Recently parliament introduced new fiscal decentralization rules, which decreased the public funding available for subregional authorities to direct to ATCs. There is no longer a hierarchical division between raions and ATCs in terms of funding. However, parliament did not at the same time recharacterize the functions of subregional and local authorities in keeping with the new funding levels. If the MPs do not solve this problem, the newly elected subregional councils will receive less money in January 2021 but will still be obliged to perform those numerous duties that the 1997 law on self-government prescribes for them.

To prevent similar situations from arising in the future, it is important to introduce comprehensive legal norms and to do so in a timely fashion. This will help to ensure state capacity and avoid a power vacuum at subregional and local levels. It was the parliament’s duty to introduce the rules to amend existing laws on substate administrations and subregional councils, and to do so prior to the October 25, 2020 local elections—people had the right to know the functions of the authorities for whom they cast their votes. However, the required draft law on subregional executives was only registered in the parliament on October 30, 2020. It is vitally important to improve the pace of decision-making with respect to new raions. Without that, there will be limited legal room for the newly elected subregional councils to carry out their responsibilities.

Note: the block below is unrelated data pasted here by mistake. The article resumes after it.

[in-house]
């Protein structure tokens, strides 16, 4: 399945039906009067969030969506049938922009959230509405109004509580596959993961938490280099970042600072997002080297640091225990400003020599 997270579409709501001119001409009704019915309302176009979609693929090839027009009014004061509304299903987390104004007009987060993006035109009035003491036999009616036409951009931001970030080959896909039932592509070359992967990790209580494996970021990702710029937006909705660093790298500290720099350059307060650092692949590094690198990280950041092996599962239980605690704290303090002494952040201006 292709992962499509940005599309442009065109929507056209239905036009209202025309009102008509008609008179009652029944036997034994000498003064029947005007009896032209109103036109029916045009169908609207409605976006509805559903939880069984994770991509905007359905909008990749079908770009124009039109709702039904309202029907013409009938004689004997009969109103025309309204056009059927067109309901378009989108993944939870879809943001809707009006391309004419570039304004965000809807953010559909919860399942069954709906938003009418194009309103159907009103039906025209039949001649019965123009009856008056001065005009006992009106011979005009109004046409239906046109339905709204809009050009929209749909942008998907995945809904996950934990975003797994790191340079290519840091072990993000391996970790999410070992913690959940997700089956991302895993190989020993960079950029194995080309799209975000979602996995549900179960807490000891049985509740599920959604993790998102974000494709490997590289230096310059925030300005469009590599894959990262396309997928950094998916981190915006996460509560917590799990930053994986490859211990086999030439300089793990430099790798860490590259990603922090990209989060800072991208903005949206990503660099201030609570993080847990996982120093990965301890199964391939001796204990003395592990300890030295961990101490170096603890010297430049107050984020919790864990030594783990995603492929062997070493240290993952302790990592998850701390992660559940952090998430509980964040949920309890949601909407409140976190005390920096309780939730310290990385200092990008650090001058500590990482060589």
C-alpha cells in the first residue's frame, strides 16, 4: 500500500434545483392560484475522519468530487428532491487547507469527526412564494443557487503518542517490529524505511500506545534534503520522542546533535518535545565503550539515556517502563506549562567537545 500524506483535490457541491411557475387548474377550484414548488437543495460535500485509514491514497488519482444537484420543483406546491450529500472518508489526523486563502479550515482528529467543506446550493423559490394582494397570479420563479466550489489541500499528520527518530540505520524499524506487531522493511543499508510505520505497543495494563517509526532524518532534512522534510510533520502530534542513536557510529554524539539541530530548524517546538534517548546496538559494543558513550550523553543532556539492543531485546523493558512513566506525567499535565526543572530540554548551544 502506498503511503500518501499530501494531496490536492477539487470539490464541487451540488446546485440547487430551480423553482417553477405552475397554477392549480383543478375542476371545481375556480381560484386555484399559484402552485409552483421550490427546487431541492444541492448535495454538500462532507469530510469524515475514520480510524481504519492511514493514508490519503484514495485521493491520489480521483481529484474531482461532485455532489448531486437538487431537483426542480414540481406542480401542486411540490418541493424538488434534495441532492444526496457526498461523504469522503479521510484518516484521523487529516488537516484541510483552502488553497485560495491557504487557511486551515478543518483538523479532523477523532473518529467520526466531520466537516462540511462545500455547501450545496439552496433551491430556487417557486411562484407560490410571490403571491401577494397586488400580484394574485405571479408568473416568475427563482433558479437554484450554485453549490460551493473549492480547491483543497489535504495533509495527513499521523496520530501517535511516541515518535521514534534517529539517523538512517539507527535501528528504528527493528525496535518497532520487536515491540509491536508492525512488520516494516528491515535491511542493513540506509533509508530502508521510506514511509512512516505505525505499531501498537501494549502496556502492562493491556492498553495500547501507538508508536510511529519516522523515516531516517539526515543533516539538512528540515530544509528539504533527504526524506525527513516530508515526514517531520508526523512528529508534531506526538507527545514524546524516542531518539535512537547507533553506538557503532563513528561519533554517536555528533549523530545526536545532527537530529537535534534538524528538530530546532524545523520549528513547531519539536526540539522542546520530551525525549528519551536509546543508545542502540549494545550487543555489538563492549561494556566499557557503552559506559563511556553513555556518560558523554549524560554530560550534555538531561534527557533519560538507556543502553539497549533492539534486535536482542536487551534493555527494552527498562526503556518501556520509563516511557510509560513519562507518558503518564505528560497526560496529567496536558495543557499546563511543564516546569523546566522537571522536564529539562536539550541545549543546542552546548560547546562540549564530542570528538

The opinions expressed in this article are those solely of the author and do not reflect the views of the Kennan Institute.

About the Author

Image: Valentyna Matsuzato

Valentyna Matsuzato

Member, Japan Council for Russian and East European Studies
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Kennan Institute

The Kennan Institute is the premier U.S. center for advanced research on Russia and Eurasia and the oldest and largest regional program at the Woodrow Wilson International Center for Scholars. The Kennan Institute is committed to improving American understanding of Russia, Ukraine, and the region through research and exchange.  Read more